“Remaking America”

Record unemployment, corporate avarice, empty houses but homeless families, dwindling opportunities in a politically paralyzed nation—these are the realities of America, land of the free and home of the perennially poor and the new poor: the former middle class.

In January 2012, Tavis convened a panel of thought leaders and advocates to explore how to restore prosperity in America. The nationally televised discussion, “Remaking America: From Poverty to Prosperity,” aired for three nights on PBS beginning January 16 through January 18.

Explore panelists’ bios, links to their work and a White Paper that details the Great Recession’s impact on the poor.

Remaking America – Panel discussion, Part 1

Remaking America – Panel discussion, Part 2

Remaking America – Panel discussion, Part 3

Inside This Feature

  • A White Paper requested by Tavis and published by the Indiana University School of Public and Environmental Affairs has found that many Americans are poor or "at risk" of becoming poor due to the Great Recession, and they continue to struggle during the recovery.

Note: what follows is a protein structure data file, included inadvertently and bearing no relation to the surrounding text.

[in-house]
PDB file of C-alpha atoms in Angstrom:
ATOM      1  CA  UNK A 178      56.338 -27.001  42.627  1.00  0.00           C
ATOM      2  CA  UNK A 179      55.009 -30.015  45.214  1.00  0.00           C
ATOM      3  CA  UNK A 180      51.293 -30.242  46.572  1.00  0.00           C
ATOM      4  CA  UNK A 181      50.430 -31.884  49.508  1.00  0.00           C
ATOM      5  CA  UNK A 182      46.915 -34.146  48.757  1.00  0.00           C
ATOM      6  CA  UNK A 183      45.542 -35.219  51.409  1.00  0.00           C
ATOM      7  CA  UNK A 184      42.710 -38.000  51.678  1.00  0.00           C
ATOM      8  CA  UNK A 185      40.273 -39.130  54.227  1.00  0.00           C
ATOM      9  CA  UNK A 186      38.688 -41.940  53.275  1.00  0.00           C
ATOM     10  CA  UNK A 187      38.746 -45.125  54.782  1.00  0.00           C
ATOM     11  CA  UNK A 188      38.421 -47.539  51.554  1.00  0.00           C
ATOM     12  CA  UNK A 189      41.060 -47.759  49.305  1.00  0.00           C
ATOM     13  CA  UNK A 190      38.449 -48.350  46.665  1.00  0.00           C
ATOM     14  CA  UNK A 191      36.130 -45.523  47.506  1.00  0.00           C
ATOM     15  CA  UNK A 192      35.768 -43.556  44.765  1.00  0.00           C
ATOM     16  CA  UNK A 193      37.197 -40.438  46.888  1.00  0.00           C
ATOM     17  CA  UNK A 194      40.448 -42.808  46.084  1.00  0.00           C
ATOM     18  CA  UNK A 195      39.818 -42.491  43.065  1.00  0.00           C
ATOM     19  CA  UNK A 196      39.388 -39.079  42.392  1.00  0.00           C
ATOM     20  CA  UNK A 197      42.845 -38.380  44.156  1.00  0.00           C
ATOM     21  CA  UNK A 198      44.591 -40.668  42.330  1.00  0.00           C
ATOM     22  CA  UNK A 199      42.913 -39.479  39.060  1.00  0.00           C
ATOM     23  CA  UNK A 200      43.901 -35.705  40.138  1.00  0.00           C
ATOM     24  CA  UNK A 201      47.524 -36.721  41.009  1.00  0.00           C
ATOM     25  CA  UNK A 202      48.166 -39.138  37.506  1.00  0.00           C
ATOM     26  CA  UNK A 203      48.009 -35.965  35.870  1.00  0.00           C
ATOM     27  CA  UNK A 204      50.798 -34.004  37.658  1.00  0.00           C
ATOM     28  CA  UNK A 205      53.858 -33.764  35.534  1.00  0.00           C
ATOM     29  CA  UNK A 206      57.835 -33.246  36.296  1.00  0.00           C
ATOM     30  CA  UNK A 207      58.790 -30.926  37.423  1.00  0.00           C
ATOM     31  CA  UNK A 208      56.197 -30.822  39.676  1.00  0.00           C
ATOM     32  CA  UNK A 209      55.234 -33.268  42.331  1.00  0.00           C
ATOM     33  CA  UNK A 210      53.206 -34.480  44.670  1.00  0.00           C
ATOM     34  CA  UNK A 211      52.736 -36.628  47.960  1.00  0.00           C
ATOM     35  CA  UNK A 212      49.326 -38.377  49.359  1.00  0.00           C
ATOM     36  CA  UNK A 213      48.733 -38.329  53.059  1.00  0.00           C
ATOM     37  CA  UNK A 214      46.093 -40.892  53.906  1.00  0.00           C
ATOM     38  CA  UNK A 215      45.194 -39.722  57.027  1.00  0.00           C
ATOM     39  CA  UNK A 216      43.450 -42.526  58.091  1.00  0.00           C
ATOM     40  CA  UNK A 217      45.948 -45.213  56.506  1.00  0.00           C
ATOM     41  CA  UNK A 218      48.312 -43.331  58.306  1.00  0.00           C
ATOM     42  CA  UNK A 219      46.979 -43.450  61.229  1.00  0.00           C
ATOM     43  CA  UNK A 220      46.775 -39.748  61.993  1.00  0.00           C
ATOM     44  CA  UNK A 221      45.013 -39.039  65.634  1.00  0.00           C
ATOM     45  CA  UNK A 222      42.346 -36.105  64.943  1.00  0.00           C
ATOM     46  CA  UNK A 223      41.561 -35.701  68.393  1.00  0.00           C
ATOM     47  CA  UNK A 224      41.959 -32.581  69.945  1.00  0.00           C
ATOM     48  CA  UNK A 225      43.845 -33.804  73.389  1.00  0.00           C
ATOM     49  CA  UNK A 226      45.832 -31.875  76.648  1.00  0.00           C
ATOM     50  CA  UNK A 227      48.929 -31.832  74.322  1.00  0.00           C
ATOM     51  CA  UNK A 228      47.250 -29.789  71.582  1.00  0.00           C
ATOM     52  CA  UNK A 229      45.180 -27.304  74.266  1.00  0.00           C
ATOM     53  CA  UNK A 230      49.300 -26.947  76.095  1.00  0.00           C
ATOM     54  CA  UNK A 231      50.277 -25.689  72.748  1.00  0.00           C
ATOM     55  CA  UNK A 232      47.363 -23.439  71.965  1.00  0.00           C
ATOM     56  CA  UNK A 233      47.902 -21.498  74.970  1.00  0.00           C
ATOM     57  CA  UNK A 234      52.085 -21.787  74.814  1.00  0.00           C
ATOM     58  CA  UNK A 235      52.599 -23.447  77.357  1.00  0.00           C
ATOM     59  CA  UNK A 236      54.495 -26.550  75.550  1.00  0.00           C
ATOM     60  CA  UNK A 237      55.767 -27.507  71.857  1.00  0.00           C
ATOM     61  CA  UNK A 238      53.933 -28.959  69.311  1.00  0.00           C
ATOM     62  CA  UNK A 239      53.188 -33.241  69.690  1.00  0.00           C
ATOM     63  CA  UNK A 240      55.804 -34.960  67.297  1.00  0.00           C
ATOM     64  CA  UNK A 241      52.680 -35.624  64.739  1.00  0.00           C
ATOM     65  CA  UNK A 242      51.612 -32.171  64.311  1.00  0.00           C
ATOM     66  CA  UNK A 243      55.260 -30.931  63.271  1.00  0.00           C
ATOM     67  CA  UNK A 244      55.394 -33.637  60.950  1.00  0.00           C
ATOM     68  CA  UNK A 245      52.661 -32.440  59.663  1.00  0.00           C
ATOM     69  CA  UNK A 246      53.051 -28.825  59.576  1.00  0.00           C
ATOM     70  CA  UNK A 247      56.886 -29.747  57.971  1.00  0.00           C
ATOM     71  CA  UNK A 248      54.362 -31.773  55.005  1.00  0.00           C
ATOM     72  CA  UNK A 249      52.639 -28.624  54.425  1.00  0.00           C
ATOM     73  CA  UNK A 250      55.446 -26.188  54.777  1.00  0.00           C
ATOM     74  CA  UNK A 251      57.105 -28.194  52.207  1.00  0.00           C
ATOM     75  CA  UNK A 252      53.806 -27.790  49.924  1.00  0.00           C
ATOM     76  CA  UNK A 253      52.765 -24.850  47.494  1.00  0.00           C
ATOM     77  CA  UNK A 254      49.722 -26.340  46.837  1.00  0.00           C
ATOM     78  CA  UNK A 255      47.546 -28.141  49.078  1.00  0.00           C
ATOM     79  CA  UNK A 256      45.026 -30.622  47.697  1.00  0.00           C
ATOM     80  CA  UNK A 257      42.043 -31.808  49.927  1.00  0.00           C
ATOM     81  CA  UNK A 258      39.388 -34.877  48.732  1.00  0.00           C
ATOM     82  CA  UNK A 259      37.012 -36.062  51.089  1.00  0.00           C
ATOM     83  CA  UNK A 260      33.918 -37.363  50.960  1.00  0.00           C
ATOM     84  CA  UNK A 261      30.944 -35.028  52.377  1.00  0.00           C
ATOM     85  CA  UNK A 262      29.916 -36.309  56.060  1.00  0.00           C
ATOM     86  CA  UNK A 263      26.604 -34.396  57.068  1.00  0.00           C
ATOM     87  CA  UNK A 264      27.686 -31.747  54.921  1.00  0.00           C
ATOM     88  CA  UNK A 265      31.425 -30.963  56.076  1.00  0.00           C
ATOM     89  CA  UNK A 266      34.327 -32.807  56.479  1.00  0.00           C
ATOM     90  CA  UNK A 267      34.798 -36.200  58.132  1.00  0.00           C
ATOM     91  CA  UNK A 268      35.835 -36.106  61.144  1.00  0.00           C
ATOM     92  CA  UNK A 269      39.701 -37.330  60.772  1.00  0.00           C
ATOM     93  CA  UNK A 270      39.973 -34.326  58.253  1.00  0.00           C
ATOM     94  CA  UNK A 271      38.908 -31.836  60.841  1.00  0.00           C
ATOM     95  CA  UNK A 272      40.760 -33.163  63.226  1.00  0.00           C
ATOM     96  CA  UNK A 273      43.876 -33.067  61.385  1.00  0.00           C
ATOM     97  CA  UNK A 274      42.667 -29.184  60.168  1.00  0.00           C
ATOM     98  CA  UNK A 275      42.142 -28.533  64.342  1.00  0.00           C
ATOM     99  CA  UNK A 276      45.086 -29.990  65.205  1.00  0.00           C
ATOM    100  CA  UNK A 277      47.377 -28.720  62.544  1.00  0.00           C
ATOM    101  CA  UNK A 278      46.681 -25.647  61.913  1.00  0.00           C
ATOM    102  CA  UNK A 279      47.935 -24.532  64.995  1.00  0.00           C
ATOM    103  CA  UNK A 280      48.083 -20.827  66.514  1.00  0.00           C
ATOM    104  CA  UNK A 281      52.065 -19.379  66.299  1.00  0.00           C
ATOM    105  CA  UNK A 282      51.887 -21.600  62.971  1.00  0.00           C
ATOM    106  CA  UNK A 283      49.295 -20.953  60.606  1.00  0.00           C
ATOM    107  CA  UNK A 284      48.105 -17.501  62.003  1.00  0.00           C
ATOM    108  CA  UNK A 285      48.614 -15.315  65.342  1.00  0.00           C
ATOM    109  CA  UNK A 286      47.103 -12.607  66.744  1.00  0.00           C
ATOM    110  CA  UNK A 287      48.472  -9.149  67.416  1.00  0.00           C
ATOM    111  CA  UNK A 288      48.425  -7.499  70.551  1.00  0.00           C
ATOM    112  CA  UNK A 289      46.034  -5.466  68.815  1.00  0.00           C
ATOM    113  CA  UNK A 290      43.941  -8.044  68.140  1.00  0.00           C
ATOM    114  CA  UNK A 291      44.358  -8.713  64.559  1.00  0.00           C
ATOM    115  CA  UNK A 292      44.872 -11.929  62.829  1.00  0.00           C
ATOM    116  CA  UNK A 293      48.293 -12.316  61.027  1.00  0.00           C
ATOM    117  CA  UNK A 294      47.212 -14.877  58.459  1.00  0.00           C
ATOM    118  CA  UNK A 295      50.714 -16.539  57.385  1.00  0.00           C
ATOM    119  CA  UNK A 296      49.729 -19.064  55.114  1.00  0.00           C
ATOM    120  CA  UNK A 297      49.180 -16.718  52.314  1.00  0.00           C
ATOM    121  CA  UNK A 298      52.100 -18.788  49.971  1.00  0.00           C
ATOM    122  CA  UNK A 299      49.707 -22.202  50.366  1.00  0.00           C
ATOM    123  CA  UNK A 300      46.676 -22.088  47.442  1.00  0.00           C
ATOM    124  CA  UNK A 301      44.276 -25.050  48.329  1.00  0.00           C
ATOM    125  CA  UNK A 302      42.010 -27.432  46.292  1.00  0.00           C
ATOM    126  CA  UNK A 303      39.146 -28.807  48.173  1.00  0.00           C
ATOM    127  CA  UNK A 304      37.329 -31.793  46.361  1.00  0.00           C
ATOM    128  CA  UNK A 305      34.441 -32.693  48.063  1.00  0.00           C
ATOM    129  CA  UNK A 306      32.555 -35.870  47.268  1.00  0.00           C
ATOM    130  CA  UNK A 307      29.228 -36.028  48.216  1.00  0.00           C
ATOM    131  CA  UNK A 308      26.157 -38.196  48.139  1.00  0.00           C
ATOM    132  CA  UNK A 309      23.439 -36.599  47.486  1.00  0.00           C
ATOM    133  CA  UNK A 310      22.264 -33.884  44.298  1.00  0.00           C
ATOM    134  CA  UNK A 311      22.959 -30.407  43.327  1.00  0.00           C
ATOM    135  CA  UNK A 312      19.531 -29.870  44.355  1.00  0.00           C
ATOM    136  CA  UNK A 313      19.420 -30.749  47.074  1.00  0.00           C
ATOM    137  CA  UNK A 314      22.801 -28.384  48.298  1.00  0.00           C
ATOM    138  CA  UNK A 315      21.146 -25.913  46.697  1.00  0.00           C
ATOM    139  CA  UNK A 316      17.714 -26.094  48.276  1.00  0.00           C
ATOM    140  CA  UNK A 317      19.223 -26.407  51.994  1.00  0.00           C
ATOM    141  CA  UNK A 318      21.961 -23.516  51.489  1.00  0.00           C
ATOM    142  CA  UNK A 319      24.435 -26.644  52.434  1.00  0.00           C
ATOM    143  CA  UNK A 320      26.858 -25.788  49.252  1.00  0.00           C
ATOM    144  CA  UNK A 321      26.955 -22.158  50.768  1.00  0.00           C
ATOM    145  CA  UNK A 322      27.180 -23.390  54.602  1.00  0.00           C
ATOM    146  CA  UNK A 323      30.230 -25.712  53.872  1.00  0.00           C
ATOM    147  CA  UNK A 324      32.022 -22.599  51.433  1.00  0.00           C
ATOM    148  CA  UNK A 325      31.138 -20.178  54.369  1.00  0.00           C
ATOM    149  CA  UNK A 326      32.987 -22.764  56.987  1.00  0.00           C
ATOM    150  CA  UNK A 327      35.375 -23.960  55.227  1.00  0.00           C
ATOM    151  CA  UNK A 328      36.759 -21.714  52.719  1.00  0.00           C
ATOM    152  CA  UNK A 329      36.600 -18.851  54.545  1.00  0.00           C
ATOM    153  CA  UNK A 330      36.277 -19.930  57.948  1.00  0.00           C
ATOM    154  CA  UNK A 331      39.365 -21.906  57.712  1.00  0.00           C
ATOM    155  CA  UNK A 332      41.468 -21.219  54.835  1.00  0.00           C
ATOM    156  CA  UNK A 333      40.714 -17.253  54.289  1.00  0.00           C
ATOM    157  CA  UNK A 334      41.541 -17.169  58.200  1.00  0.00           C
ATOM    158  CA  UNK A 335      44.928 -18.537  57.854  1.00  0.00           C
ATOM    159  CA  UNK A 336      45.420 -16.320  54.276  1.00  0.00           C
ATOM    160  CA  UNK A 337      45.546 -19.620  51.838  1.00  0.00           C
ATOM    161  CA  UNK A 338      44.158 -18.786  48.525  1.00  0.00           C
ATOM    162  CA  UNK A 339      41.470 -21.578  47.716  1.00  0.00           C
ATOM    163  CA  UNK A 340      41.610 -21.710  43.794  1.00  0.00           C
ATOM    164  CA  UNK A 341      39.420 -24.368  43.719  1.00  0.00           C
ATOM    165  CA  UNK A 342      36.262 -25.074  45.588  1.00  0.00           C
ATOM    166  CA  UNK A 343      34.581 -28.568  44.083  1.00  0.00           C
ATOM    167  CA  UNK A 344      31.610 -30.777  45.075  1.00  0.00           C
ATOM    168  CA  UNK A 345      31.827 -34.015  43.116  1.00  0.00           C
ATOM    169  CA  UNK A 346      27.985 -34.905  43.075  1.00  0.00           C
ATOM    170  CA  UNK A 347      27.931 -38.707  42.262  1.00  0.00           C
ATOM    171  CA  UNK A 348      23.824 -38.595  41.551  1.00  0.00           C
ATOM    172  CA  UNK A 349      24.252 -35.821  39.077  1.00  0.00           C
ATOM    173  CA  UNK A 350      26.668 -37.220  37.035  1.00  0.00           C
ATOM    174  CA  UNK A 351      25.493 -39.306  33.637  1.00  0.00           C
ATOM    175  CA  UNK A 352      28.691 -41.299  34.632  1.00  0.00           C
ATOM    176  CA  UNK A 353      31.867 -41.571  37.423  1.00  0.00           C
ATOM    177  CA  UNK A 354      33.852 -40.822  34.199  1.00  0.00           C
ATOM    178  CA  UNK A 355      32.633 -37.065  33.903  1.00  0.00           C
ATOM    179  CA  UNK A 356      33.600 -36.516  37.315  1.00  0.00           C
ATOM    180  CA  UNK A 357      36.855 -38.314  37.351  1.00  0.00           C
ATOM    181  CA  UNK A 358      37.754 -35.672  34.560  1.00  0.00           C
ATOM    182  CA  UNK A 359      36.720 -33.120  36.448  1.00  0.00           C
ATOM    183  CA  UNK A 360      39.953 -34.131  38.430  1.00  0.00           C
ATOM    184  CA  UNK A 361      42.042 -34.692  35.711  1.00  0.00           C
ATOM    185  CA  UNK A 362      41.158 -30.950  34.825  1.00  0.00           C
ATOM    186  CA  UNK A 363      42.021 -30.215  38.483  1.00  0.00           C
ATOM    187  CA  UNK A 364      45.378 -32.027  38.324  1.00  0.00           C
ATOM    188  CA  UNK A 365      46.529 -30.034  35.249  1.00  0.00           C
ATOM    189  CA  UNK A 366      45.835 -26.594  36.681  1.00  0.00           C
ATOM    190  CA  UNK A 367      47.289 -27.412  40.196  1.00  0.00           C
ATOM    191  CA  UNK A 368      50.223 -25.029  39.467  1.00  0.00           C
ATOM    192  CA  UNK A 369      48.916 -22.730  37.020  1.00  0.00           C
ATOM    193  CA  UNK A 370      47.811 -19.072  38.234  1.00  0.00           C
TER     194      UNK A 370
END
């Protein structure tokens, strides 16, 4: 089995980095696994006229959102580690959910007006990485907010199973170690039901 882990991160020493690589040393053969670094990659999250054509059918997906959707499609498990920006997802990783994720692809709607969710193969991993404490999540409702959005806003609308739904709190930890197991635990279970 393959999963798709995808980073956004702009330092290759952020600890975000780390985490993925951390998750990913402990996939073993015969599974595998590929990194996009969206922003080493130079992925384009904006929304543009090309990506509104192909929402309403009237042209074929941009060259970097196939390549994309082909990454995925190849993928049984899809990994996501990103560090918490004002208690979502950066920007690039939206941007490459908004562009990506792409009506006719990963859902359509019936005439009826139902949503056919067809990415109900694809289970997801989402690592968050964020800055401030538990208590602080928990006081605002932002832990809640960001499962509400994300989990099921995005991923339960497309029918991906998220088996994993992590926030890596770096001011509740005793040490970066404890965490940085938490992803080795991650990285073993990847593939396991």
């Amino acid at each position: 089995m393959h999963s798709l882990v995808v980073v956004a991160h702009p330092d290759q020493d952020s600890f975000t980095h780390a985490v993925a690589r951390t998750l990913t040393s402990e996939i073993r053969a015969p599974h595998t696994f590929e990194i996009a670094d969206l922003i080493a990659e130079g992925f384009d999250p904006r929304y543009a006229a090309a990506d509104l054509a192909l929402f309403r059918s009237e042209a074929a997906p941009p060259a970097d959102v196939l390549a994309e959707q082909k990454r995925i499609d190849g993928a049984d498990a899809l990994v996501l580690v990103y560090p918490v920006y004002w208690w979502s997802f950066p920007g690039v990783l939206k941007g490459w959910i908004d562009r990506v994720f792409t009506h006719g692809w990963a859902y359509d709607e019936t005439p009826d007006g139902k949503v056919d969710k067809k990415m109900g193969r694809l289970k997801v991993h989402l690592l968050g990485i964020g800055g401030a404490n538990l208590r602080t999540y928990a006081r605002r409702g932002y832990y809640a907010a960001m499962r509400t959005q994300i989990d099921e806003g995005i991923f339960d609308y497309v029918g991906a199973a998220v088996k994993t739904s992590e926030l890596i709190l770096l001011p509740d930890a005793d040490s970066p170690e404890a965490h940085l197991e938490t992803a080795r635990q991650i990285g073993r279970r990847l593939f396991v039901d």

• Personal finance expert, motivational speaker and nine-time best-selling author Suze Orman is a contributing editor to Oprah's O magazine and the host of her own show on CNBC.
  • Environmental activist Majora Carter founded and served as executive director of Sustainable South Bronx, a non-profit that introduced Americans to the concept of urban green-collar job training and coined the phrase "Green the Ghetto."
  • Oscar-winning filmmaker Michael Moore gained critical acclaim and popular success with his 1989 documentary Roger & Me.
  • Writer and journalist Barbara Ehrenreich is best known for her 1998 book Nickel and Dimed, in which she went undercover as a waitress, sales clerk and maid to reveal what life is like for the "unskilled" work force.
  • Dr. Cornel West is a Princeton professor, provocative world-renowned scholar and a best-selling author, best known for his classic Race Matters.
  • Feeding America president and CEO Vicki B. Escarra helped to build the domestic hunger-relief network into a billion-dollar organization.
  • Attorney Roger A. Clay, Jr. is president of Oakland, CA-based Insight Center for Community Economic Development.
  • As we enter 2012, the picture for many of our nation’s children is grim. The recently released Kids Count report found that 42 percent lived in families with incomes below twice the federal poverty line in 2009. That’s 31 million children. And with the economy’s slow recovery, that number may be even higher today.
Last modified: October 1, 2012 at 1:46 pm